The results of a preliminary study in a canine model of DMD will be published in the journal Molecular Therapy.
January 14th, 2013
The MU study is not claiming that BPA is safe, but that the previous series of studies are not reproducible.
Researchers Jean Ispa and Noriko Porter have found success in message boards for mothers to safely and annonymously express concerns to their peers.
January 7th, 2013
The response has been healthful talk on topics such as body image, food, nutrition and media messages.
January 3rd, 2013
Hawthorne developed the use of a technique known as Boron Neutron Capture Therapy, which is used in experimental treatments for cancer, arthritis and other diseases.
December 17th, 2012
A procedure conducted in studies on pigs has been found to be beneficial to humans suffering from heart complications.
Anthropologist Mary Shenk has found that especially for needy families in the developing world, a father’s death can greatly affect education achievement and success in other areas of life.
December 13th, 2012
The book is a how-to-guide for college and university educators preparing their own grant proposals.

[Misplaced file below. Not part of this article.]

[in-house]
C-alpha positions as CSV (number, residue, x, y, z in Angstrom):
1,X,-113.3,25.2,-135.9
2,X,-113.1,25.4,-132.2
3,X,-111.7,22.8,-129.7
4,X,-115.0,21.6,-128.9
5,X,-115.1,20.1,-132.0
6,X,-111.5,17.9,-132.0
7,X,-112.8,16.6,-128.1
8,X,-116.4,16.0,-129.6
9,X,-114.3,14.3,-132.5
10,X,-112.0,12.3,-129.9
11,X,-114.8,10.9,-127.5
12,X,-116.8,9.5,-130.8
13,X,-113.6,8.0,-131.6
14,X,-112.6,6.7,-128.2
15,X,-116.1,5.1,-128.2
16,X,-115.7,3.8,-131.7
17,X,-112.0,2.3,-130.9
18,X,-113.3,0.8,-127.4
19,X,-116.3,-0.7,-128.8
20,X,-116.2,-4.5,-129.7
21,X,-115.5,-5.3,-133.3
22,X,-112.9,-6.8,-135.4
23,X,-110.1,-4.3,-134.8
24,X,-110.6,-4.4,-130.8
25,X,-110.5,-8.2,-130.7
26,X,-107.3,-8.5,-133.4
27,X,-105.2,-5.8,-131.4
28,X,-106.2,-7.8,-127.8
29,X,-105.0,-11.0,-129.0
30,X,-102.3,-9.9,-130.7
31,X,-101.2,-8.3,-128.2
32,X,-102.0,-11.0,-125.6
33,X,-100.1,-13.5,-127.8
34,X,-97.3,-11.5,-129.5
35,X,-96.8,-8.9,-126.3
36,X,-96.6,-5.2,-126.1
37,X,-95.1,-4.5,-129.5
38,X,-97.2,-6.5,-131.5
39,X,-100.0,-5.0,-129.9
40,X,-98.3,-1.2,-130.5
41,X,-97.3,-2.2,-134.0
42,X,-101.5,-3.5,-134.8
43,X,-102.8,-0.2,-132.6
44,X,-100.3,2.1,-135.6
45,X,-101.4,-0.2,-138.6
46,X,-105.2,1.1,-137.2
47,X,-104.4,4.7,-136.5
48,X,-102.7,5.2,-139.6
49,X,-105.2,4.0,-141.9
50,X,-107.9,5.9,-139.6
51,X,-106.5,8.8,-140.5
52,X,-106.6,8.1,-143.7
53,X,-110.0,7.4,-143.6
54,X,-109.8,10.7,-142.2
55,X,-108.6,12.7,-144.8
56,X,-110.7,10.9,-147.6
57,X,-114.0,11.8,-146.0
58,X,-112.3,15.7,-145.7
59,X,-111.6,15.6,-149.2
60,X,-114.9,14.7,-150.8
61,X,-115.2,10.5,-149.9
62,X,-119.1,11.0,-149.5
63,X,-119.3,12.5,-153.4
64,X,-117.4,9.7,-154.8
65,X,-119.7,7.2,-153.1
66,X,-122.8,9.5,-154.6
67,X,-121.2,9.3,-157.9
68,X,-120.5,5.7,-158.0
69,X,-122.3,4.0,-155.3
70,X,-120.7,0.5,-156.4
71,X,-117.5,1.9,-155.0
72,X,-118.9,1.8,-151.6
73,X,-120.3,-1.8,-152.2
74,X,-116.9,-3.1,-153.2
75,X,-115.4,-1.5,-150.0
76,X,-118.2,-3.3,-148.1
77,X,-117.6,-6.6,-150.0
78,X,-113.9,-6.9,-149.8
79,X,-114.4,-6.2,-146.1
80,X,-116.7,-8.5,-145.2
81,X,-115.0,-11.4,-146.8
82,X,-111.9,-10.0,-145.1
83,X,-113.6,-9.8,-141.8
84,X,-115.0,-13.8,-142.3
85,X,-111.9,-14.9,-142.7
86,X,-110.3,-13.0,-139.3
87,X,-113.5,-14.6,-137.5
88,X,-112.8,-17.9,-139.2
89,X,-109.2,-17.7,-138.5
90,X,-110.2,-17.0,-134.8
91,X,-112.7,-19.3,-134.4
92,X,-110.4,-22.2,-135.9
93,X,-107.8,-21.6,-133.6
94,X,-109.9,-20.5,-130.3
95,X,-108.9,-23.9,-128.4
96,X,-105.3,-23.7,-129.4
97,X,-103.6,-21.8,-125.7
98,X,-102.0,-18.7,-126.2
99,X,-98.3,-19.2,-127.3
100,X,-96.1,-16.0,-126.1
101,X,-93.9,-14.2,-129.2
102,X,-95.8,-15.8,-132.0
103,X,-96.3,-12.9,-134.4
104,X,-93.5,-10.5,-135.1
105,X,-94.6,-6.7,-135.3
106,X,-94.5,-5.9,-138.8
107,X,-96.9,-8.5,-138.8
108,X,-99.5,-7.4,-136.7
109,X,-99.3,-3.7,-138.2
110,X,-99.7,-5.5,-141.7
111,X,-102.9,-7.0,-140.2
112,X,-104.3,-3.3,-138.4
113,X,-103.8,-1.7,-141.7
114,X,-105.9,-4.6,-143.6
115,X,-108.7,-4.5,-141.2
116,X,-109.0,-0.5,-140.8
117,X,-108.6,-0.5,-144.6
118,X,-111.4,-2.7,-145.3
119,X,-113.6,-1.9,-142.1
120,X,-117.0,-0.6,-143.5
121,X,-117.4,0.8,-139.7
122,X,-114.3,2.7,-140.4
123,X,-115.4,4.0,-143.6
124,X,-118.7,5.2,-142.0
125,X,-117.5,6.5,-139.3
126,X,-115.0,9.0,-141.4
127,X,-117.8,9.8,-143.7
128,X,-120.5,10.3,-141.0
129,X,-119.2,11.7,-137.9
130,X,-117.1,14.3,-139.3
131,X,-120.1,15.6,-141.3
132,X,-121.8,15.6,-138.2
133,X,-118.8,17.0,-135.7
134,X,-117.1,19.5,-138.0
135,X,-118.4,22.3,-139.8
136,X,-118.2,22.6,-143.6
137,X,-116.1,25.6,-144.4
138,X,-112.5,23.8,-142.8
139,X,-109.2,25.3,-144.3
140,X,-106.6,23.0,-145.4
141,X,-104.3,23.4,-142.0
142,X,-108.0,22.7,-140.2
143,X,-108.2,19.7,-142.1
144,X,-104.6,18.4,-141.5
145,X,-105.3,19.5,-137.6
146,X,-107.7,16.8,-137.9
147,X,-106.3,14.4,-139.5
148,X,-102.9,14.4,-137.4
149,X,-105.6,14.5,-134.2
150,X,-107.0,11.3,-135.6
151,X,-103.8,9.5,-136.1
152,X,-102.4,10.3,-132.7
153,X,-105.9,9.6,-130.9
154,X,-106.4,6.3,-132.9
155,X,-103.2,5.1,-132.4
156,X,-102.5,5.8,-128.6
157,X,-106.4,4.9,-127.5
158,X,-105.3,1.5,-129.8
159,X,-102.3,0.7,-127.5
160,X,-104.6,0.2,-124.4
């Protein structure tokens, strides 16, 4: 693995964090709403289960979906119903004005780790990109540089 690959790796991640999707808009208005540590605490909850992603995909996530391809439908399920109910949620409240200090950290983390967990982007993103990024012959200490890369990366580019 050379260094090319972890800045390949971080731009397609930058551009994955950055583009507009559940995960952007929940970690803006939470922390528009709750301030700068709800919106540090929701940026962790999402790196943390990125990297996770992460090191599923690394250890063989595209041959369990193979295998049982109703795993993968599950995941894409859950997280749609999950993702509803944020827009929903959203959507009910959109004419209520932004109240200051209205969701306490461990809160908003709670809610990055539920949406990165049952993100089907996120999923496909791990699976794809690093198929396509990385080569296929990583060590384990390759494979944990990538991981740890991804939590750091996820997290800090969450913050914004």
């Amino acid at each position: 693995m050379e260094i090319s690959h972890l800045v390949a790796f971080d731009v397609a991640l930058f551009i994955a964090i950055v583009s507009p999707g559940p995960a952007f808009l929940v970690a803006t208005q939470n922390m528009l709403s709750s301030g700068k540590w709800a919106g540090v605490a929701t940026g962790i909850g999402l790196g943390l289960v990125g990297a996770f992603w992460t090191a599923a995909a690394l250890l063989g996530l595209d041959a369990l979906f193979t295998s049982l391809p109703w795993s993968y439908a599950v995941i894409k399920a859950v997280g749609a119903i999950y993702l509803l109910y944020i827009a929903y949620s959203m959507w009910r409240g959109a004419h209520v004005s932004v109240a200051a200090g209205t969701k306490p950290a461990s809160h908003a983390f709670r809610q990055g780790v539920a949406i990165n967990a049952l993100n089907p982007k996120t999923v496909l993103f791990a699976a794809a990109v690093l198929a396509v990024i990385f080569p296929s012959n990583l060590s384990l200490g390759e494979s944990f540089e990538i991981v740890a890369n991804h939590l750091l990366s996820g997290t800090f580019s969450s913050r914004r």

A generous award will help MU establish a Terrorism and Disaster Center in hopes to better understand and meet the mental health needs of those who have survived natural disasters or acts of terrorism.
A fruitful collaboration between students in different fields of science has earned their work a spot in the journal Nature.
Along with previously determined health benefits, resveratrol, a compound found in grapes, red wine and dark chocolate, has now been linked to making tumor cells mores responsive to radiation treatment.
The study found that a self-presence, or identifying with a virtual representation predicted the amount of influence an avatar had on a person’s life in the physical world.
The American Association for the Advancement of Science (AAAS) is the world’s largest general scientific society.
December 12th, 2012
Thanks to collaborative research by students at several universities including MU, chemical safety testing systems have been developed to advise companies against using harmful products.
Research in the field of women’s obesity has received media attention after reaching a conclusion that contrary to popular belief, three substantial meals are more beneficial than six smaller meals and lead to a reduction in the risk of developing heart disease.
December 11th, 2012
Thanks to a new study by MU scientists, new advances have been made in therapy research for muscular dystrophy and could also contribute to a potentially longer lifespan for patients.
December 10th, 2012